Preschool children
Preschool childreniStock

Dozens of women from the haredi city of Beitar Illit are working in the neighboring Gush Etzion Regional Council, to allow daycares and preschools to open even with the Health Ministry's new guidelines.

However, due to the lockdown on Beitar Illit and the high coronavirus infection rates in the city, many of these women have been met with backlash from parents who refuse to allow them to touch their children, Kikar Hashabbat reported.

Yaffa Shitrit, Director-General of the Council, on Monday sent a letter to parents saying, "In these times, we are investing great effort into maintaining your children's routines at preschool, so that you can continue to work and provide for your families. These are complex and challenging times and to our happiness, we have succeeded in meeting the goal we set for ourselves - thanks to recruitment of educational staff and preschool assistants who accepted the challenge despite the difficulties and the difficult situation of our neighbor, Beitar Illit, where more of the assistants come from."

"Unfortunately we have seen a trend which makes it difficult for the assistants to continue their daily tasks. We have heard several times about parents who are not willing for assistants who come from Beitar Illit to touch their children or come close to them. It's important to note that all of the assistants strictly adhere to Health Ministry guidelines, and have received permission to work as essential workers.

"This is not a simple task for them, to travel each day, when their city is under lockdown, and even more so when they are met with parents who treat them as sick with the virus," she emphasized.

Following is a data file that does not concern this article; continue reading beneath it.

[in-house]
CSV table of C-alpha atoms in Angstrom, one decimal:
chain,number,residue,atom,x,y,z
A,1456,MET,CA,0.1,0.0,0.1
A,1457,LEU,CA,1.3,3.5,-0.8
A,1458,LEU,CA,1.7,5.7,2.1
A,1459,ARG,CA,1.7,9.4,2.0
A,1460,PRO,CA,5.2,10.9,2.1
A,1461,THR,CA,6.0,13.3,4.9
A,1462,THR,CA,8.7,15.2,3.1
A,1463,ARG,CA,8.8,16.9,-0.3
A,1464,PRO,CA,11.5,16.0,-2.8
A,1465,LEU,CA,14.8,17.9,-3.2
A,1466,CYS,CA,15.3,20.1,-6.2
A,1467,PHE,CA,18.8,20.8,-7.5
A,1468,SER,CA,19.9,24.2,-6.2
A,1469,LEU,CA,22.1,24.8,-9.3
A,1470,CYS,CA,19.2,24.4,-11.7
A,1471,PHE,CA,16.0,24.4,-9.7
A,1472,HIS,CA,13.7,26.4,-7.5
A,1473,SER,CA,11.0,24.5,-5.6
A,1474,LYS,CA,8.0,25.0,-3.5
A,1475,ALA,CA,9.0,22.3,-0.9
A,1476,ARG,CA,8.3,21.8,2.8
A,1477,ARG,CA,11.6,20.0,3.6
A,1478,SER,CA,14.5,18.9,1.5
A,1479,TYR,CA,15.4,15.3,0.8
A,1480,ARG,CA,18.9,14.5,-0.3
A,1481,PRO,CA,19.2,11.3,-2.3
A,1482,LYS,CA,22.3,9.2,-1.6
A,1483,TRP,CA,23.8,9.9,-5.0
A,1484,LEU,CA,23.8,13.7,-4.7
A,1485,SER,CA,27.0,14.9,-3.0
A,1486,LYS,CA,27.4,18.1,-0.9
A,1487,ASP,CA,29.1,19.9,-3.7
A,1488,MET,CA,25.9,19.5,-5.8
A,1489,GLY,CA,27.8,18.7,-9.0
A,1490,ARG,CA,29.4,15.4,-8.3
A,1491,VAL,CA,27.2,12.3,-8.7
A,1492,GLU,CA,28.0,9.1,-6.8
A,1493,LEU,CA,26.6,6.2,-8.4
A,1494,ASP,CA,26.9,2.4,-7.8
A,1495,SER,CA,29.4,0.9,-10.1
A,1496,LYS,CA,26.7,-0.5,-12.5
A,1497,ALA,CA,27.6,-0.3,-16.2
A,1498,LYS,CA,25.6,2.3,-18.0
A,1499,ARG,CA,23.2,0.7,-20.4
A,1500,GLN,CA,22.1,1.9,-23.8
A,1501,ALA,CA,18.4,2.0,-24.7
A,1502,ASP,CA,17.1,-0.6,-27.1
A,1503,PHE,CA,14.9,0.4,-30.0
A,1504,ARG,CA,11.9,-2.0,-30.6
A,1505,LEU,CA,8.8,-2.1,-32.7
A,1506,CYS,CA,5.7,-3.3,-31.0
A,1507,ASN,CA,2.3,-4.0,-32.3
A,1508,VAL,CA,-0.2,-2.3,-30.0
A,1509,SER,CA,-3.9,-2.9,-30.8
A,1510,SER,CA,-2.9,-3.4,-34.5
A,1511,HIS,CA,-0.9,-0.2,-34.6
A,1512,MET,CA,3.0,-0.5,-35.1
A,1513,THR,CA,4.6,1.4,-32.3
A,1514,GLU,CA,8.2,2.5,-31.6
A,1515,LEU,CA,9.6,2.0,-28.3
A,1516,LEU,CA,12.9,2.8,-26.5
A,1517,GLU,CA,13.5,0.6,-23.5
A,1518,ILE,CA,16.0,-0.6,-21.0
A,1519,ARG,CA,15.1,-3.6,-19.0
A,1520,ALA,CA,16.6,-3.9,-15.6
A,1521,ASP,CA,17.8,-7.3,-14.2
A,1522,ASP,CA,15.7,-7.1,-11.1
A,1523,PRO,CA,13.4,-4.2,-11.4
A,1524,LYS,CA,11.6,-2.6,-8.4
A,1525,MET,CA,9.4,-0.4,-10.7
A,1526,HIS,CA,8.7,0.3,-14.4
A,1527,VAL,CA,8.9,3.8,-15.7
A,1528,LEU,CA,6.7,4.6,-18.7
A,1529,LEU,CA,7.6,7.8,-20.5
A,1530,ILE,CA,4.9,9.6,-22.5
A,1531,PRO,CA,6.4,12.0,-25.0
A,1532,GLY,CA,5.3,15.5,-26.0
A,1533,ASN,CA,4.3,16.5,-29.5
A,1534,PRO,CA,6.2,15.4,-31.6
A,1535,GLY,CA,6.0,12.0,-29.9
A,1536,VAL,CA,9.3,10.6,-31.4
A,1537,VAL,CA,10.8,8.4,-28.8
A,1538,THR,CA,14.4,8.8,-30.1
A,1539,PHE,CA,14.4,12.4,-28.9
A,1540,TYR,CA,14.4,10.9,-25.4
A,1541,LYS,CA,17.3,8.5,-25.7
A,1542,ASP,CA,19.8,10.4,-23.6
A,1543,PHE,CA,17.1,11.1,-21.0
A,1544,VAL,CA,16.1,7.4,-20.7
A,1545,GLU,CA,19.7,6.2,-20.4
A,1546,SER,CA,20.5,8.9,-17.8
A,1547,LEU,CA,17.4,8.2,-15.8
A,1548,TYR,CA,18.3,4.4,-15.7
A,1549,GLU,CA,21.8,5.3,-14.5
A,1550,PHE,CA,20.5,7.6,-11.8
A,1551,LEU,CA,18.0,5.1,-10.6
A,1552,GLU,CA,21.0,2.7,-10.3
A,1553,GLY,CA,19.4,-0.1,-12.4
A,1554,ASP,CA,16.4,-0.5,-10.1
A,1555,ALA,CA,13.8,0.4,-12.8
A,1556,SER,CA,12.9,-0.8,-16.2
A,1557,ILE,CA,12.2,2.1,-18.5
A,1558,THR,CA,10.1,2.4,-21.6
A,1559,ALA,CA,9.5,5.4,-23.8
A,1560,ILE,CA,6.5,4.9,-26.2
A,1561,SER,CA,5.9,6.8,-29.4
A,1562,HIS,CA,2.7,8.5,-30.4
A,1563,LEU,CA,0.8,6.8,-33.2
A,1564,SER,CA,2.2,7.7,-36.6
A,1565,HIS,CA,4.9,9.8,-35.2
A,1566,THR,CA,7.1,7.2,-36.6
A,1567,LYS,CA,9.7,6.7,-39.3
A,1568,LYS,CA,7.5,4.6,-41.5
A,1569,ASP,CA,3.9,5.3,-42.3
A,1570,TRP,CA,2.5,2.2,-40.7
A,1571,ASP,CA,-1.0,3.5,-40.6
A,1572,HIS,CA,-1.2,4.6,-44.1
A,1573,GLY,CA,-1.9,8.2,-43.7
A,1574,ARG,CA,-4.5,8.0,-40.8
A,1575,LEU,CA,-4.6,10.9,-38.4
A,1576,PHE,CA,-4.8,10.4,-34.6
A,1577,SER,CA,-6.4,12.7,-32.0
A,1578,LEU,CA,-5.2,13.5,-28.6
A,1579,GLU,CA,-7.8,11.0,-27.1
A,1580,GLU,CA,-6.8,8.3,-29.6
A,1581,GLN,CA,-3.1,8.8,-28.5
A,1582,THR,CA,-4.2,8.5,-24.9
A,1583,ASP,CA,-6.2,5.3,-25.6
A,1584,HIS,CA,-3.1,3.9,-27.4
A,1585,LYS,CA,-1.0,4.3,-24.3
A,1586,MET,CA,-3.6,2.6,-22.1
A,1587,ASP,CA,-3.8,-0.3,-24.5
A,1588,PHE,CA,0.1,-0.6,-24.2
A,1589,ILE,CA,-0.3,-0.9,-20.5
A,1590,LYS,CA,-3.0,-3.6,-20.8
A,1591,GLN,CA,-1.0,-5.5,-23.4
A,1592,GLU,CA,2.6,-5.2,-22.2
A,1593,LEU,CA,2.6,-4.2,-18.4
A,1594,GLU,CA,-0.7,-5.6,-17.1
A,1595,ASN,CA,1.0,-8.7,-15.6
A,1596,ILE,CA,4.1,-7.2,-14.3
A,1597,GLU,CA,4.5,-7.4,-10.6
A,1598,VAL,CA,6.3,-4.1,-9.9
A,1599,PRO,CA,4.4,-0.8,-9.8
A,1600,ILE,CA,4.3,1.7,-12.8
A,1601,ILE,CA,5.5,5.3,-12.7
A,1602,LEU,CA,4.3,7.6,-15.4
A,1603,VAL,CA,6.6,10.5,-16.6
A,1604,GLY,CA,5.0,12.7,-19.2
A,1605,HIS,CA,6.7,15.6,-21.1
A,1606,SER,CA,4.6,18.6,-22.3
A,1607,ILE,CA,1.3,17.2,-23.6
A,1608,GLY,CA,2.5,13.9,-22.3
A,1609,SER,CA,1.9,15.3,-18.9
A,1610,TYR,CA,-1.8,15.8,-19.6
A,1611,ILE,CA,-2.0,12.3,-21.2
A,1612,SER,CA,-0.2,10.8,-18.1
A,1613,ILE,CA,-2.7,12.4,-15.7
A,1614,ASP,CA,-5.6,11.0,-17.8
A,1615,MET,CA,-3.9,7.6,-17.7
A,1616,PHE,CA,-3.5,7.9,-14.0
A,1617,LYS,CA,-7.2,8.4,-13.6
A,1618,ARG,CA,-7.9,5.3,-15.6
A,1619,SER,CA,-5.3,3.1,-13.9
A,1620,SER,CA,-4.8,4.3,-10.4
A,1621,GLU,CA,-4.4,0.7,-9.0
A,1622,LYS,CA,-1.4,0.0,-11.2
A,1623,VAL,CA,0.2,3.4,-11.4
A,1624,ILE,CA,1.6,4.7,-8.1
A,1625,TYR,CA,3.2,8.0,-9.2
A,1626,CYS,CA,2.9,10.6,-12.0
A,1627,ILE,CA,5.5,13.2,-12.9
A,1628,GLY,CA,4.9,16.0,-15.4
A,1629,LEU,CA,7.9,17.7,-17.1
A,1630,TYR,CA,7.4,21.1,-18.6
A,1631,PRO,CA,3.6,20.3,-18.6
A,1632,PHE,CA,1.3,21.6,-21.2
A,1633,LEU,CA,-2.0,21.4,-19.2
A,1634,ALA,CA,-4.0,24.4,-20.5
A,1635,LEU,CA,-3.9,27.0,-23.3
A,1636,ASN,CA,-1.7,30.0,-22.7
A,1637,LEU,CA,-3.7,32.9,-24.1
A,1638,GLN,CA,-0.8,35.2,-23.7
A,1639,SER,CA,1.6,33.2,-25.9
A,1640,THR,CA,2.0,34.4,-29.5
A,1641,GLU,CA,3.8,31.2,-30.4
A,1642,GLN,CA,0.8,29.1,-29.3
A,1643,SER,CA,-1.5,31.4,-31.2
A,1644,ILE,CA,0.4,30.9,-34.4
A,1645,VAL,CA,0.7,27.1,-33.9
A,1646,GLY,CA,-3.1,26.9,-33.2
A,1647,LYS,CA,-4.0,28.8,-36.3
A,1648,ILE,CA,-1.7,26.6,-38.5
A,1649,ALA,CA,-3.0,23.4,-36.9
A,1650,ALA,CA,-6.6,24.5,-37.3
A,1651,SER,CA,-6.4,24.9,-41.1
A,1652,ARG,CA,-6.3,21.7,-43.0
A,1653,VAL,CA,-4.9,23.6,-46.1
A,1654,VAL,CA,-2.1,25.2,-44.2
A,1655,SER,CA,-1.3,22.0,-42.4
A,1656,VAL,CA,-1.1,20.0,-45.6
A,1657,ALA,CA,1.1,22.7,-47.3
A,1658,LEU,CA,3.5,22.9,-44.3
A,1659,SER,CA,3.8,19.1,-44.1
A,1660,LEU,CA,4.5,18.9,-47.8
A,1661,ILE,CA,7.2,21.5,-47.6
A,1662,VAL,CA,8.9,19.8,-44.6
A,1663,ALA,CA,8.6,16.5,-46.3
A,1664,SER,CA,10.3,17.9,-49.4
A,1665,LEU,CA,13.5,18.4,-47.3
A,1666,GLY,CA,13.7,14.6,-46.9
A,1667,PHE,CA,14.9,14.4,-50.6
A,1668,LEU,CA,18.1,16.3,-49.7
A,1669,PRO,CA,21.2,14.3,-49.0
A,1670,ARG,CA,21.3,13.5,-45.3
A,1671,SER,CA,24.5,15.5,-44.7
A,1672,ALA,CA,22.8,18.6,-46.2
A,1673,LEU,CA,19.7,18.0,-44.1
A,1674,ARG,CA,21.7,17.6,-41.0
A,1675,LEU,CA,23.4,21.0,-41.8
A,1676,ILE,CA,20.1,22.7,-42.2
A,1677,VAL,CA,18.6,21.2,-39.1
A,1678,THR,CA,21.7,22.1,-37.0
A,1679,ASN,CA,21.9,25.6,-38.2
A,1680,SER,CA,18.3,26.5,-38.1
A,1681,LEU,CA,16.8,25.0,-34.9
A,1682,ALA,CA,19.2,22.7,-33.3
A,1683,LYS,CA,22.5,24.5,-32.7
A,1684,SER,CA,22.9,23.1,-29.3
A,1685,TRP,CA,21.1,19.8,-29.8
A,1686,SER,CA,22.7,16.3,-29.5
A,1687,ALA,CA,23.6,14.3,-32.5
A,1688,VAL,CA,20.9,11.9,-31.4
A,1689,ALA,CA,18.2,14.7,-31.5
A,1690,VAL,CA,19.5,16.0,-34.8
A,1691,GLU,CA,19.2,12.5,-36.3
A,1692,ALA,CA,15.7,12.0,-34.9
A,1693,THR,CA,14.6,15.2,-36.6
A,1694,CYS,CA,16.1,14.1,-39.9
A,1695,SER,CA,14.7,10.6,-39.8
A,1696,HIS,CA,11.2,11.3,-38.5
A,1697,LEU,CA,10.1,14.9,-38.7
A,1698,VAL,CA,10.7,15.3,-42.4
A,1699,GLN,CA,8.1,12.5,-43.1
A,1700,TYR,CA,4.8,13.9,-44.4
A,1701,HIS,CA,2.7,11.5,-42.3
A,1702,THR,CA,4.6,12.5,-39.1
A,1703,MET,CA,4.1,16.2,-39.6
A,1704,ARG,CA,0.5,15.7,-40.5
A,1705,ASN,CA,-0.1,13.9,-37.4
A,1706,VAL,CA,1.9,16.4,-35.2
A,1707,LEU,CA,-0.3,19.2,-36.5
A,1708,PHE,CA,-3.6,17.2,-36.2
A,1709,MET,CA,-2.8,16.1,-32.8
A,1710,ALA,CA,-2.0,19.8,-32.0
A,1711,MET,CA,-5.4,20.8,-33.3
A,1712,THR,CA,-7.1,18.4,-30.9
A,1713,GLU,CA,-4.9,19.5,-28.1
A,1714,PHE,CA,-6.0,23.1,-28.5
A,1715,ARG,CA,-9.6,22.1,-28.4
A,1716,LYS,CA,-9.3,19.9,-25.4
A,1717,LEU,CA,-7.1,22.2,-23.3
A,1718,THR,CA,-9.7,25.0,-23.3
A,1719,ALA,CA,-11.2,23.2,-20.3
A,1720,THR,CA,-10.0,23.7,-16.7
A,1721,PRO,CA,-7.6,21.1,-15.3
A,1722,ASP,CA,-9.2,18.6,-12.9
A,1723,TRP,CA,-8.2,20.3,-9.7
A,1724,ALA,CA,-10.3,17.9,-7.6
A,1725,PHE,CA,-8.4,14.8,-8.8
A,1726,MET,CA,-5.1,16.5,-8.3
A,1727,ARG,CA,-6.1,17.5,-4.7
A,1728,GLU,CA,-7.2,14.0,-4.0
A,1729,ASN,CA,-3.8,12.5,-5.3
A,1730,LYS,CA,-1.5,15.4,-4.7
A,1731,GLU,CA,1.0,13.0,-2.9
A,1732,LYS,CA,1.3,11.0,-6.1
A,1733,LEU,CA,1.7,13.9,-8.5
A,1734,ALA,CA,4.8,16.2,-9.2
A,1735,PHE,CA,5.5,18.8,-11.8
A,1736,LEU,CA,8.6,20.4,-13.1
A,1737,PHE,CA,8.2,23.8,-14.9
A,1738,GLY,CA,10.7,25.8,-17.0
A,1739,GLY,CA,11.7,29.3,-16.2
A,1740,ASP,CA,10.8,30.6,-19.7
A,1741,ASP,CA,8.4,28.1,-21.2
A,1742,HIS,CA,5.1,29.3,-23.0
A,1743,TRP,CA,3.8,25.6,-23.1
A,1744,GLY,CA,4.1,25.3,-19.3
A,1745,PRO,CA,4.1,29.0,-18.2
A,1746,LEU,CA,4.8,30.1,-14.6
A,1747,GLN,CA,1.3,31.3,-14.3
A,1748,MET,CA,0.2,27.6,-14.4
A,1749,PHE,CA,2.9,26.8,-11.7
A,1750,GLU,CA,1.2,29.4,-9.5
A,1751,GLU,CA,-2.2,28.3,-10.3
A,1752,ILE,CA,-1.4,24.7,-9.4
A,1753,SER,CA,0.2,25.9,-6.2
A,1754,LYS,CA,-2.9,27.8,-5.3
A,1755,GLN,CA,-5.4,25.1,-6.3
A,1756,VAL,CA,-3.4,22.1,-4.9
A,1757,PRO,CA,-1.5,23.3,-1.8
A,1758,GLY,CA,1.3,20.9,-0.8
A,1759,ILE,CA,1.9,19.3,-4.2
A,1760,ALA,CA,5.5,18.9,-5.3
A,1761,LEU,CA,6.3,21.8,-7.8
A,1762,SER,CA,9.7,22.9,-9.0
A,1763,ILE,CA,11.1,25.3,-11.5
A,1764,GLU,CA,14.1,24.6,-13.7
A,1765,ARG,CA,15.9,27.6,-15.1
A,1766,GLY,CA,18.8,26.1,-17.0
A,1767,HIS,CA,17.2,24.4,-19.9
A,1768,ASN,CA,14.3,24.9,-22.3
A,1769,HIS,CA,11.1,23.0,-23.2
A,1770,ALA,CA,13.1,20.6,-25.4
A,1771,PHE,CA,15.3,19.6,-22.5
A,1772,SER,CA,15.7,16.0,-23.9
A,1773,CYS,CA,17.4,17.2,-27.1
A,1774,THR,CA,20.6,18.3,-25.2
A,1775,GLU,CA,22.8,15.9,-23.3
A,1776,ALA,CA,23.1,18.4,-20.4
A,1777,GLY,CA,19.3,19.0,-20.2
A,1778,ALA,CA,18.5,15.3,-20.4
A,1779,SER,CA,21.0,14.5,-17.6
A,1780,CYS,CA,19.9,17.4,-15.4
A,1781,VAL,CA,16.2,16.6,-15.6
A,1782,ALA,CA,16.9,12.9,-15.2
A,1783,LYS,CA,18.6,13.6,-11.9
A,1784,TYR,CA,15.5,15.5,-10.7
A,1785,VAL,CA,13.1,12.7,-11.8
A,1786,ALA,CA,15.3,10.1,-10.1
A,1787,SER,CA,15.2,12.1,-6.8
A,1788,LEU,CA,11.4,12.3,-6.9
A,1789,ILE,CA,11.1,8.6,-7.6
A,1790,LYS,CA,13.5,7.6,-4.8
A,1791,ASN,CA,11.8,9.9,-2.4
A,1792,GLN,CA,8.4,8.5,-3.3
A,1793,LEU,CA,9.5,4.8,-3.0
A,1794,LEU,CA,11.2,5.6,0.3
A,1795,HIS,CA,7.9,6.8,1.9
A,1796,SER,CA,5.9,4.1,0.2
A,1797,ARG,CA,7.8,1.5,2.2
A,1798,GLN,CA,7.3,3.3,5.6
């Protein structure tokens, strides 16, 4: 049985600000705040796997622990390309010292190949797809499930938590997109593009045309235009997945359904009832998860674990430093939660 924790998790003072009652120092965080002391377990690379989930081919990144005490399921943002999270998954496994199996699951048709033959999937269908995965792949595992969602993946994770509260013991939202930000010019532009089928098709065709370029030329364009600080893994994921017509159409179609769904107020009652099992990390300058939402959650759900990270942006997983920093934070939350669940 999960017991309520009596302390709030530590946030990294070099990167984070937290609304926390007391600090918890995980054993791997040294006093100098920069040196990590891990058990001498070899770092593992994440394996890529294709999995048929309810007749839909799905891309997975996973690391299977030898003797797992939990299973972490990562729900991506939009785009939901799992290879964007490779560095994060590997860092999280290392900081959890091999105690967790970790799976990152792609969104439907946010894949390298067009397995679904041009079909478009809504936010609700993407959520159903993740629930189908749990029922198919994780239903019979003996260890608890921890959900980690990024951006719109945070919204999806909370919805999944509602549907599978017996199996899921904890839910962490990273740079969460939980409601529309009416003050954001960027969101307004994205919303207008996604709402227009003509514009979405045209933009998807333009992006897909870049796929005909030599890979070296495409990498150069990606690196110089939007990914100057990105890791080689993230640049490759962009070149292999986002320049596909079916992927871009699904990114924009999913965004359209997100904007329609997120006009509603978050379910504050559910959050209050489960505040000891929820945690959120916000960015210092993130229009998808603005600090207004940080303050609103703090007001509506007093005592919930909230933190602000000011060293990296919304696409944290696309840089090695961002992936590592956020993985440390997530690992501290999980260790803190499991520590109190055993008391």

"Maintaining continuous operations and our lives' routines is important to all of us. Without that, it will be difficult for all of us to get used to the new reality we find ourselves in. In order to succeed in maintaining routine, we need to embrace and accept all of those who are dealing with this crisis now and still choose to get up and come work with Gush Etzion's children each morning

The letter concluded: "We have merited an ethical and high-quality community, which knows how to offer support during tough times, and I am certain that we will succeed in making it through these days as well, together with our neighbors, united and unified."

One of the assistants told Kikar Hashabbat: "I hope that the Director-General's letter helps. It's not pleasant to work in a place where suddenly they begin treating you with suspicion, just because of the fact that I'm part of the haredi community."